Missed opportunity for fair and transparent funding for research

Missed opportunity for fair and transparent funding for research

9th May, 2016

The Association of Australian Medical Research Institutes (AAMRI) welcomes the announcement that the Federal Government has adopted the main recommendations of the Review of Research Policy and Funding Arrangements (the Watt Review), but says that the reforms do not go far enough in addressing the inequitable treatment of medical research institutes (MRIs) and hospitals in government funding for research.

AAMRI President, Professor Doug Hilton, said that the Watt Review focussed on research policy and funding arrangements of the Higher Education sector, but the reality is that the research sector is much broader than this, and a whole-of-government approach is needed for a consistent and transparent funding system.

“There is an ongoing issue in the Australian research policy debate that sometimes sees MRIs, hospitals and other publicly-funded research organisations outside of the Higher Education sector overlooked in research funding reform, despite the integral role these organisations play in Australia’s research sector,” said Professor Hilton.

“This has resulted in MRIs and hospitals being disadvantaged when it comes to Federal Government funding for research overheads (or indirect costs), a frustration for the sector for more than two decades.”

Professor Hilton said that despite the focus of the Watt Review on the Higher Education sector, it did comment on the inequitable funding arrangements for MRIs compared with universities, suggesting that the Government: “work to resolve the current complex and seemingly inequitable indirect cost support arrangements to determine how to achieve a level playing field for researchers that is independent of their host institution.”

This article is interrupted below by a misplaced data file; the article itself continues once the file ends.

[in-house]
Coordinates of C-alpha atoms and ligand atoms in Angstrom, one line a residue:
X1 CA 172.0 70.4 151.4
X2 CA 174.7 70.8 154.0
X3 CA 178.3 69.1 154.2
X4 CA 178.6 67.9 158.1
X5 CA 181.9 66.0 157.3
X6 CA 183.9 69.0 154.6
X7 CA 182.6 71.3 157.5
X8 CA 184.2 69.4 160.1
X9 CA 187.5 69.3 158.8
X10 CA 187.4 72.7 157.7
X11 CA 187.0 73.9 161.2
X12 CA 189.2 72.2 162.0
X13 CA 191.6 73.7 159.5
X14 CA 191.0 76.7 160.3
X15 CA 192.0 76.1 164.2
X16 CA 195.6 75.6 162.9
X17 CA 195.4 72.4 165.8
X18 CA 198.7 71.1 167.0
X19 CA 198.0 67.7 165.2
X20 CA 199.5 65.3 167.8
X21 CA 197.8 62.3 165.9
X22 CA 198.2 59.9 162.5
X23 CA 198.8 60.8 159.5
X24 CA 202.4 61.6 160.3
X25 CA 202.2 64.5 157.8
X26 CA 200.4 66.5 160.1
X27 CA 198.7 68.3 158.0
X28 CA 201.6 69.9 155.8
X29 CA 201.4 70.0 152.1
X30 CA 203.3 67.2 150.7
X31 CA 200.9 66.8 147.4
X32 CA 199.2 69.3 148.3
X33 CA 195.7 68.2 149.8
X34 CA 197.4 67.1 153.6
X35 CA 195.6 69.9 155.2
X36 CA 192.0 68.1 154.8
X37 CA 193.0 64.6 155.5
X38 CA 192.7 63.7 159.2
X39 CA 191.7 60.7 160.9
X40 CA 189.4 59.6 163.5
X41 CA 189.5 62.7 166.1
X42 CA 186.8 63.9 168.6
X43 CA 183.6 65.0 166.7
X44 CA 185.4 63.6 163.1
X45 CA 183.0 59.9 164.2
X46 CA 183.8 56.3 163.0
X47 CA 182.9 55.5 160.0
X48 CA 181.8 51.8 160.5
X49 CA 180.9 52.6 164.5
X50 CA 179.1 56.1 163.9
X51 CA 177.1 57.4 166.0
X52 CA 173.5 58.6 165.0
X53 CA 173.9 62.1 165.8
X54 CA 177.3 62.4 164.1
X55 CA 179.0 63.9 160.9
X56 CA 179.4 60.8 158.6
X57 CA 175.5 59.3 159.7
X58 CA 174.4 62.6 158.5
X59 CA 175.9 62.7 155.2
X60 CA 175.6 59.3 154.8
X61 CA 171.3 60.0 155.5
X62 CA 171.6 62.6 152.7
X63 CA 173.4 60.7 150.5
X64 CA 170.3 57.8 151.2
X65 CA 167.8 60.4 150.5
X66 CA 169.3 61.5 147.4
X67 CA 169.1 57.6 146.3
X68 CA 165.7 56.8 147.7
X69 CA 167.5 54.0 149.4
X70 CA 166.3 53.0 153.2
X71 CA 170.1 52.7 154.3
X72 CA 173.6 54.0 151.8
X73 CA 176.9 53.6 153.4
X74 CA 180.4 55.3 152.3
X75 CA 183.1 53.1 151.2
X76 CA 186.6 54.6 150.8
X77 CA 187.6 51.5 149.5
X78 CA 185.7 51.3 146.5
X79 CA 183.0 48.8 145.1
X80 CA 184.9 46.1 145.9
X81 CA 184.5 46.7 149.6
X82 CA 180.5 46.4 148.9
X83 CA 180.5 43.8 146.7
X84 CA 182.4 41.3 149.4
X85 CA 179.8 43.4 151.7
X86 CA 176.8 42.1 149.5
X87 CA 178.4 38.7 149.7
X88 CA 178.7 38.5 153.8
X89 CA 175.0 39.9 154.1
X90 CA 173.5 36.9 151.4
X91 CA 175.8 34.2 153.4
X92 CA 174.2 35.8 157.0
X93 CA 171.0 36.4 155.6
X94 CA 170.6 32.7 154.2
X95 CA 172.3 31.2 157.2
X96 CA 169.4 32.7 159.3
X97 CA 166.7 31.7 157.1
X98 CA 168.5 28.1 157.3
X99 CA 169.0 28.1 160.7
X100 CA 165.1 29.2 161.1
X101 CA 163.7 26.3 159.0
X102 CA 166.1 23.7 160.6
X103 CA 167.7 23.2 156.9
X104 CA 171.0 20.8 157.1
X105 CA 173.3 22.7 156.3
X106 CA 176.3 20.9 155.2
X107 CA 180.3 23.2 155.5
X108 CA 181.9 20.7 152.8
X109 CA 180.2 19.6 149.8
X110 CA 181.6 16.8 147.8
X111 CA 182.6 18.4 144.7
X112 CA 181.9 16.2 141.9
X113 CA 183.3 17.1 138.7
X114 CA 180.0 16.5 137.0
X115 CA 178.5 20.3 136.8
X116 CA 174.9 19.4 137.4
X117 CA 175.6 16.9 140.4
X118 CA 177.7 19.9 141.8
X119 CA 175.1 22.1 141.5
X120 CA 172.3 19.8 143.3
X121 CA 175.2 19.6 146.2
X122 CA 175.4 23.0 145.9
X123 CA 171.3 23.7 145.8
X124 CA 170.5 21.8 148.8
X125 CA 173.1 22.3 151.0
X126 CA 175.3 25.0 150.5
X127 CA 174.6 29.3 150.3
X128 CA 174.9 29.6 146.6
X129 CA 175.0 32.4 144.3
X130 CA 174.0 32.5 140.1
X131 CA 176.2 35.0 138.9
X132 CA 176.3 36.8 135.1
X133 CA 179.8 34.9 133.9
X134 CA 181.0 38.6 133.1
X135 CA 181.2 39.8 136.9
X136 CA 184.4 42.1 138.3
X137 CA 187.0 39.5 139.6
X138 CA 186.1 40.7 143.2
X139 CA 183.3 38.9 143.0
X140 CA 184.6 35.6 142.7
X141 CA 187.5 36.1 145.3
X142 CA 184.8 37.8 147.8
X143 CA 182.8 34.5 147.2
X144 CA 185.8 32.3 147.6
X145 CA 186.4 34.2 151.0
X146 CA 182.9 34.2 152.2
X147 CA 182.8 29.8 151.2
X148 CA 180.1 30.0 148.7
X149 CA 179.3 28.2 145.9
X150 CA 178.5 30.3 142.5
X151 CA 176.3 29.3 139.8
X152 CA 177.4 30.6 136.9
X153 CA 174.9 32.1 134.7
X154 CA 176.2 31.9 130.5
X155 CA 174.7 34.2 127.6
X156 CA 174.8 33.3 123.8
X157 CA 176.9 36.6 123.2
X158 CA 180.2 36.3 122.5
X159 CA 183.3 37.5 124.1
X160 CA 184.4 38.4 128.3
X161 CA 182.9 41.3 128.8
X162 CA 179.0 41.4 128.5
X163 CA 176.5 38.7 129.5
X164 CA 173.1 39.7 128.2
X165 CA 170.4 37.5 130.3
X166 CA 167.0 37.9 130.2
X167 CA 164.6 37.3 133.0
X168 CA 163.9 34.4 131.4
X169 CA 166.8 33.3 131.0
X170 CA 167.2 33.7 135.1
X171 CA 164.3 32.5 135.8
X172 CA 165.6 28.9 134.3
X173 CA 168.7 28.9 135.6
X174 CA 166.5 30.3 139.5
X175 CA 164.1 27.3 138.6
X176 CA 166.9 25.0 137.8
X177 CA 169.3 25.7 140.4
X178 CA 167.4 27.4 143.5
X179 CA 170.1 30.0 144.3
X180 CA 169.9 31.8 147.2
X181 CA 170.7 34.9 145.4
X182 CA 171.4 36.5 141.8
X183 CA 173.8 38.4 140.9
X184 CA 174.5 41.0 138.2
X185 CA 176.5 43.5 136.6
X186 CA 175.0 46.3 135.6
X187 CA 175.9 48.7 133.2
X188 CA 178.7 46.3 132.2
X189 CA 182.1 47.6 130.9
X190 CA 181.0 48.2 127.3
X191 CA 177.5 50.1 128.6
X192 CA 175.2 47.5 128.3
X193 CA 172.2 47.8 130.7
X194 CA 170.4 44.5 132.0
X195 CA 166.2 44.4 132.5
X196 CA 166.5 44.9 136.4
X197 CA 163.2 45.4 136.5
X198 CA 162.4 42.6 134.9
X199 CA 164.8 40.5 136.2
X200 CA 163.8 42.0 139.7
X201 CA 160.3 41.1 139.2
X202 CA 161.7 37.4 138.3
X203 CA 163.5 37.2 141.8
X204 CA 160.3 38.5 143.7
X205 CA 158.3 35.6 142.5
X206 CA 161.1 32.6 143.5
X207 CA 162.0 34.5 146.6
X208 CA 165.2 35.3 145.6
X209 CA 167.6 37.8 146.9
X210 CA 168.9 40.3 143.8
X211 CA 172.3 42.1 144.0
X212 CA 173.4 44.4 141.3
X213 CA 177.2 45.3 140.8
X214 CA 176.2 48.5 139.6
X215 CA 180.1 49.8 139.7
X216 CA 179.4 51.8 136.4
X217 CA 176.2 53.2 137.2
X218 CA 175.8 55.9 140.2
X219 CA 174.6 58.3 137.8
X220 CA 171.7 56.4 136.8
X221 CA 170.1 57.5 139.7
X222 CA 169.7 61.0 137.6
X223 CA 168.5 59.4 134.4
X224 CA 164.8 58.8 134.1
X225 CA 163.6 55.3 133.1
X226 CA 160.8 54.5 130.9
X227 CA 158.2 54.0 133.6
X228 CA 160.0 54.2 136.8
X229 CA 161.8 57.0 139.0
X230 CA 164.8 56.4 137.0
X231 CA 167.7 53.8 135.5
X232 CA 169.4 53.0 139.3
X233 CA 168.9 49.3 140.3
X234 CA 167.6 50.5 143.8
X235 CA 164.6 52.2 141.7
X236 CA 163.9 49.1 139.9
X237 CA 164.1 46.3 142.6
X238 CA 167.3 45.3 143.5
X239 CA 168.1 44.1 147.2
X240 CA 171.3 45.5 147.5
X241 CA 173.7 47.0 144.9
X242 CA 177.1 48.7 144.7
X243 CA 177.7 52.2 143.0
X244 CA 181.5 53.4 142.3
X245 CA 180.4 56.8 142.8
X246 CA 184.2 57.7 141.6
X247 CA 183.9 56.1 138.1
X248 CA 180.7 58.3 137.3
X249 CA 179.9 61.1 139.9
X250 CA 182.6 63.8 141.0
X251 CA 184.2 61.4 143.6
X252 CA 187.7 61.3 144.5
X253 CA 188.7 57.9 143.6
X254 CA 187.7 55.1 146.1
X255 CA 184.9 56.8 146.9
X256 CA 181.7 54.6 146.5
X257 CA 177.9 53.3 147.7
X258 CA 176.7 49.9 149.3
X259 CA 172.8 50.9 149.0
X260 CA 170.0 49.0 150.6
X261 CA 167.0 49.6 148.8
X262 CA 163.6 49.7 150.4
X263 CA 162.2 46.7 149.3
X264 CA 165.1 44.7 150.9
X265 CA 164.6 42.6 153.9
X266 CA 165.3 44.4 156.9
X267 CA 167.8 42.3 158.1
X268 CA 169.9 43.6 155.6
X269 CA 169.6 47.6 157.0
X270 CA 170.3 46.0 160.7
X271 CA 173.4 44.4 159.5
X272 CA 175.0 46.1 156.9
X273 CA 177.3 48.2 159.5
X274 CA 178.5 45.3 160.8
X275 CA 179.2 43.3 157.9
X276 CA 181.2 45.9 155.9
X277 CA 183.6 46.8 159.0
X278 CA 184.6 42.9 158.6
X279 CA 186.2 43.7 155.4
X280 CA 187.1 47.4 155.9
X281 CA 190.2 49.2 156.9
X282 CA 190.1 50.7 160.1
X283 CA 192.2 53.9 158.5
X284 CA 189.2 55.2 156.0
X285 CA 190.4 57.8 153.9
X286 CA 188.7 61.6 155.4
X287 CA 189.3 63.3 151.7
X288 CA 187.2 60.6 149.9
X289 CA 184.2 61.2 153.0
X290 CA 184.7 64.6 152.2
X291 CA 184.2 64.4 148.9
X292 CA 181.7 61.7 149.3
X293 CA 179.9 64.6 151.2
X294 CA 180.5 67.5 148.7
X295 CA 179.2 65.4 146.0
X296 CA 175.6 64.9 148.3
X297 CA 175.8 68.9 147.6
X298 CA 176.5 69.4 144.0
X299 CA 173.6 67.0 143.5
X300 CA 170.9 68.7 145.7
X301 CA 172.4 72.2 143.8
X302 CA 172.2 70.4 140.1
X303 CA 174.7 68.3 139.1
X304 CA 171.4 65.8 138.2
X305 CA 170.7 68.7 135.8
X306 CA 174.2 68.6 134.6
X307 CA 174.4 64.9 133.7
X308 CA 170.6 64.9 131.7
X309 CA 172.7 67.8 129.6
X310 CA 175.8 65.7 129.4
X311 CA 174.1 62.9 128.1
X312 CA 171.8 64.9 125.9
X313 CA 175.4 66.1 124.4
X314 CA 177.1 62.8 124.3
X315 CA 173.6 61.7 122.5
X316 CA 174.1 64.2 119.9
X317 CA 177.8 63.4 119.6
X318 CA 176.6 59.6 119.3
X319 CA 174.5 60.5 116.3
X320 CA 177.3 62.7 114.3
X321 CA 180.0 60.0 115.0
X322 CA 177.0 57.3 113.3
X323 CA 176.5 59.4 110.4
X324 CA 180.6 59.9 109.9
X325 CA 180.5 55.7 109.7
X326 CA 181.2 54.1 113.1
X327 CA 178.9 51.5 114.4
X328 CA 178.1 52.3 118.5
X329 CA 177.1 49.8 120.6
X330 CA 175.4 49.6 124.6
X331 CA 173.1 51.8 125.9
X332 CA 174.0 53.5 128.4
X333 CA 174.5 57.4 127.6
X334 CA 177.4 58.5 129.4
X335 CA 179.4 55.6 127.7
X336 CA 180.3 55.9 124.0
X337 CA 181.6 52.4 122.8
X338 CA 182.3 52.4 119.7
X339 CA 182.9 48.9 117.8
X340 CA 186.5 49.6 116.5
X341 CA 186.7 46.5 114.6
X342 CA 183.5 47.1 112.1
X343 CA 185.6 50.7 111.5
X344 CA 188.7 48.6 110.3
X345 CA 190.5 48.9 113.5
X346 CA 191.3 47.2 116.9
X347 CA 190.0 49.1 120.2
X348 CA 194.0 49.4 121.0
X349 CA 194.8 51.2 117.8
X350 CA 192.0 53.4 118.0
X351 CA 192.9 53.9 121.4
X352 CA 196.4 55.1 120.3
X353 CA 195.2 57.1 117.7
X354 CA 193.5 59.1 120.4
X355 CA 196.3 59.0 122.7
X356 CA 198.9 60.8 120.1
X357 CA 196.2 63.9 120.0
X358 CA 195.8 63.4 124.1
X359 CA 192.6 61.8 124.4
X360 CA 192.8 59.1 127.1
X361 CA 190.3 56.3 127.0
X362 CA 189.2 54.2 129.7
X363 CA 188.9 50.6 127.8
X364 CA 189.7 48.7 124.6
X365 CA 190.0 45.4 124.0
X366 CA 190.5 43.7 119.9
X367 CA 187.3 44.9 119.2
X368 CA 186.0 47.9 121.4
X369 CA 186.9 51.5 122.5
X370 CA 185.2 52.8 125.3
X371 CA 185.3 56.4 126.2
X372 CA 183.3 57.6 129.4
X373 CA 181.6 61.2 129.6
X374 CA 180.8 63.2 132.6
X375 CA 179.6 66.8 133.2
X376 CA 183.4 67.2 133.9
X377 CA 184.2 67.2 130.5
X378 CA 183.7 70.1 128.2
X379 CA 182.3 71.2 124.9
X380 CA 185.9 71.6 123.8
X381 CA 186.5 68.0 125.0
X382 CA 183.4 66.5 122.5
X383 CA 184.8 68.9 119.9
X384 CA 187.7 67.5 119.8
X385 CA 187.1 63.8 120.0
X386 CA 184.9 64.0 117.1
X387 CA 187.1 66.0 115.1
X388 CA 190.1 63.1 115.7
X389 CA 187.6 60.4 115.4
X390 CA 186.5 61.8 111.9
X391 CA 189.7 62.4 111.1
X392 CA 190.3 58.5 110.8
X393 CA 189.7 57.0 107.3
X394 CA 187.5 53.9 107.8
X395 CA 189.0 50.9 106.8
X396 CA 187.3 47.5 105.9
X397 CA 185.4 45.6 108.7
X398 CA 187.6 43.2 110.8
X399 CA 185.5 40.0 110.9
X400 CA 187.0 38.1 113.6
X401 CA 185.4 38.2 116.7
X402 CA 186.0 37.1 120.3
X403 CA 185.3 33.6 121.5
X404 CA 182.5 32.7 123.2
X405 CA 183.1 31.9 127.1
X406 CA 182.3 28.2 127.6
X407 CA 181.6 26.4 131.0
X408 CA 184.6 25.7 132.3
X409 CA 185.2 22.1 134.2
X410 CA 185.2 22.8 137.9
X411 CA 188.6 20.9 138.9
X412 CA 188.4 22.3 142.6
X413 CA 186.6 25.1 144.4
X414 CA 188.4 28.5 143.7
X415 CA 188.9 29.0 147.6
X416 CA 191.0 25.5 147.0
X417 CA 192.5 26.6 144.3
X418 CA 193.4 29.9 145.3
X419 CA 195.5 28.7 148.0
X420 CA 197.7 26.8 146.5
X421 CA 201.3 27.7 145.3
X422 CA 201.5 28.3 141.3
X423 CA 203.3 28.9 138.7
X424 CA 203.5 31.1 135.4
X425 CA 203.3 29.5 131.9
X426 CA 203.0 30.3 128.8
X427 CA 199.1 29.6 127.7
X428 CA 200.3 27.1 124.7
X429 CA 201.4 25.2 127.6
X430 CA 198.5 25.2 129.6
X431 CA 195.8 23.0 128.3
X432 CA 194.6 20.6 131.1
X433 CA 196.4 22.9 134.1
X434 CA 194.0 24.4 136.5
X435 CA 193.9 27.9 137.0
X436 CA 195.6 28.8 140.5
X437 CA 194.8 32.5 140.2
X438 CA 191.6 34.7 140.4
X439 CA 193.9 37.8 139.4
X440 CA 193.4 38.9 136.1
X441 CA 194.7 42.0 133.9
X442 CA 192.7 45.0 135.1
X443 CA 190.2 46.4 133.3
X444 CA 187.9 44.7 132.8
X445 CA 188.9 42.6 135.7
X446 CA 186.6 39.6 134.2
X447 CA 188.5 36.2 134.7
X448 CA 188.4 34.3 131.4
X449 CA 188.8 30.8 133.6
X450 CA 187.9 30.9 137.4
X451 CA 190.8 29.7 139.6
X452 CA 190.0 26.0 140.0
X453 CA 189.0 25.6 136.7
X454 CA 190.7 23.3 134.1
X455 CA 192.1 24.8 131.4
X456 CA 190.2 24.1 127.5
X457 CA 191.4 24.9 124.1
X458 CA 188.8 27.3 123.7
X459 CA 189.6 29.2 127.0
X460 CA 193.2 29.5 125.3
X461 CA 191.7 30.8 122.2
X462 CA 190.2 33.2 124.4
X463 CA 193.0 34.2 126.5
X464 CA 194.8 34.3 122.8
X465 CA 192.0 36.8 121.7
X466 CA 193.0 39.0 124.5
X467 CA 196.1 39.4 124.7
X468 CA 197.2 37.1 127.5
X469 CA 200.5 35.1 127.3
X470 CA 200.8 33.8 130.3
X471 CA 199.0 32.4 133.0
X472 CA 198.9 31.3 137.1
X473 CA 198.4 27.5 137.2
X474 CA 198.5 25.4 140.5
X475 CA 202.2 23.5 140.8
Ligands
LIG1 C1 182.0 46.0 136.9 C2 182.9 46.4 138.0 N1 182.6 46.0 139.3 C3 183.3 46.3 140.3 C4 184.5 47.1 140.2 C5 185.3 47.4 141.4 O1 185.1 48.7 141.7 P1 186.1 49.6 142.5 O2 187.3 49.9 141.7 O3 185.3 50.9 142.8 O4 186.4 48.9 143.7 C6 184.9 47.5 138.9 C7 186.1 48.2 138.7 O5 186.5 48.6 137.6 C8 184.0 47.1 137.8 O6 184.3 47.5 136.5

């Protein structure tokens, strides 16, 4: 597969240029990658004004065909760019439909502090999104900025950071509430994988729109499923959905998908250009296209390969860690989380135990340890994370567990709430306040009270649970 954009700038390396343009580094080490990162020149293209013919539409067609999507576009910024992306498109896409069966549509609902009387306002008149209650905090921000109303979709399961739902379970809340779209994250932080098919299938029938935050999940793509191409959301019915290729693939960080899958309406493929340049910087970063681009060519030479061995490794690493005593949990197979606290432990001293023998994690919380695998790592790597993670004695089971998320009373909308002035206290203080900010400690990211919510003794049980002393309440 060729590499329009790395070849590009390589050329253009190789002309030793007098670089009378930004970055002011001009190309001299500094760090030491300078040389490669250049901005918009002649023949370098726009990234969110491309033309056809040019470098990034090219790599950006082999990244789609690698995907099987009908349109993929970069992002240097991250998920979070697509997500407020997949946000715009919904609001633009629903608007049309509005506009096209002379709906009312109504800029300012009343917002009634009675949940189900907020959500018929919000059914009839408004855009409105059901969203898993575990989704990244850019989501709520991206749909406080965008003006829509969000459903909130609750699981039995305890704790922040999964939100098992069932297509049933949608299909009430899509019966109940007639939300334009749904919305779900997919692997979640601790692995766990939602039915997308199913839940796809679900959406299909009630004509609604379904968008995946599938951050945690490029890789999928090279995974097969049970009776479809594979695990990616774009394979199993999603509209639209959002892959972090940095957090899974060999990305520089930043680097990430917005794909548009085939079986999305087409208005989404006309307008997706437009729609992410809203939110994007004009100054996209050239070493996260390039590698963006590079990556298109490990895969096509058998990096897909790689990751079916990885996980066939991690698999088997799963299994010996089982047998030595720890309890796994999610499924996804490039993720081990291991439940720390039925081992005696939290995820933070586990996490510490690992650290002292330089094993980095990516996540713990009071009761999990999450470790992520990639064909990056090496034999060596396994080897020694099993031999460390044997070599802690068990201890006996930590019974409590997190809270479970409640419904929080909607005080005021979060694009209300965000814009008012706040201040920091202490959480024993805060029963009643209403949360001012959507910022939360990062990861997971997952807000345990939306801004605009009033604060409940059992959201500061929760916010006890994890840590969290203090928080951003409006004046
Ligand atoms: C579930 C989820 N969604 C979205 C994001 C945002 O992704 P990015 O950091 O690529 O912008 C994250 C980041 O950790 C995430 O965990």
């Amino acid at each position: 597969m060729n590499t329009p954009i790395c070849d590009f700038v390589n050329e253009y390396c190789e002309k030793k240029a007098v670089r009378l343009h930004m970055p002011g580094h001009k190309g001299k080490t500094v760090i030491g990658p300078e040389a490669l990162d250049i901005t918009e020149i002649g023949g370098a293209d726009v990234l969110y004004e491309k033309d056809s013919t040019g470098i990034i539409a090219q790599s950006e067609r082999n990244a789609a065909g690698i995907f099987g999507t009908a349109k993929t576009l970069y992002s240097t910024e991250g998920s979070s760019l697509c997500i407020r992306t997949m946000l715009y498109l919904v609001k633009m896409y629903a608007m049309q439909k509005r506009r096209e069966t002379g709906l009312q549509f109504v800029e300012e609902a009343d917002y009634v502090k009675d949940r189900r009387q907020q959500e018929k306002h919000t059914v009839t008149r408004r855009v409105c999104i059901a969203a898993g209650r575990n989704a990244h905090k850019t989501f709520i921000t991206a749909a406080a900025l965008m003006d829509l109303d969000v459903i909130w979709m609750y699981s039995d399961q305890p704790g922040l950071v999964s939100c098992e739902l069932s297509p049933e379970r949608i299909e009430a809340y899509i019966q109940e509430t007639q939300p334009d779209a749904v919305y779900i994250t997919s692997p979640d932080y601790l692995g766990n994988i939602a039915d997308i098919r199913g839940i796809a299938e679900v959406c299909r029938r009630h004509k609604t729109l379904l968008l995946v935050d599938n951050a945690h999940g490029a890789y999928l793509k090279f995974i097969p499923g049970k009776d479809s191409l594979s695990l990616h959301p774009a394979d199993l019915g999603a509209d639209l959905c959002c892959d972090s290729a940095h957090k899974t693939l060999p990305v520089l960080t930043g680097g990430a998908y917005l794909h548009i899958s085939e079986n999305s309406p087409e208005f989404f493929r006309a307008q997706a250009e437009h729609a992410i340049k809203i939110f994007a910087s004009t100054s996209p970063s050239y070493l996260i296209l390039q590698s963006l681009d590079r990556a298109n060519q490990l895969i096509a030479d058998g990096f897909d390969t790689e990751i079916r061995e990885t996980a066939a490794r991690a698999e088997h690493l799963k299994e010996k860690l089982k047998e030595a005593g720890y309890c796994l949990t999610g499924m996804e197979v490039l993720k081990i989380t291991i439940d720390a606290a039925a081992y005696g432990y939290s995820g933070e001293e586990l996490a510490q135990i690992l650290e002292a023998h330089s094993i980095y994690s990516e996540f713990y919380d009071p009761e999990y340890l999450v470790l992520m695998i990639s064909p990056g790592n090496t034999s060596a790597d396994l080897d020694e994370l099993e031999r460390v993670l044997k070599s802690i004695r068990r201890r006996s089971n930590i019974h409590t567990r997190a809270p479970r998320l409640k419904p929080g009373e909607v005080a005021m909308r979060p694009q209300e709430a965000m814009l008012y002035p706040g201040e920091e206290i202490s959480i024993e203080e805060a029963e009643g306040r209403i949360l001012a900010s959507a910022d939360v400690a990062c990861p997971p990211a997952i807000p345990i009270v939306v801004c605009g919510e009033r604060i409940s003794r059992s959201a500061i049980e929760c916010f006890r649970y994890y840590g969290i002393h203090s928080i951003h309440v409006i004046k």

“This recognises that the Federal Government funds research overheads at different rates depending on whether a researcher is from a university, MRI, hospital or other publicly-funded research organisation. Also, unlike universities, MRIs and hospitals do not receive any funding to reward excellence, industry engagement, or the diversification of research income from other sources,” Professor Hilton said.

“The reality is that the research sector is highly interconnected. So while the adopted Watt Review recommendations around intellectual property, research translation and streamlining of funding for the indirect costs (or overheads) of research for the Higher Education sector are big improvements, by overlooking other parts of the research sector, major inconsistencies, inequality and red tape remain.

“This entrenched inequality divides the research community, breeds mistrust among organisations that rely on collaboration to succeed, threatens the sustainability of MRIs, and drives research out of our hospitals, hampering efforts to translate research from bench to bedside and improve our health system.”

Professor Hilton said that while funding for the indirect costs of research could be a dry and esoteric subject, it was at the heart of the future of health and medical research in Australia.

“We’re talking about costs as simple as electricity bills and administration staff, none of which are covered by government research grants and are only partially met by a range of other government schemes,” he said.

“The concurrent implementation of the Watt Review and Medical Research Future Fund (MRFF) is an important opportunity to take a whole-of-government view to this fundamental issue for the research sector, and I am confident that the Government will develop a more equitable system of funding for research at Australia’s universities, MRIs and hospitals in the future.”

Media Contact: Rebecca Thorpe, 0401 419 590, rebecca.thorpe@aamri.org.au.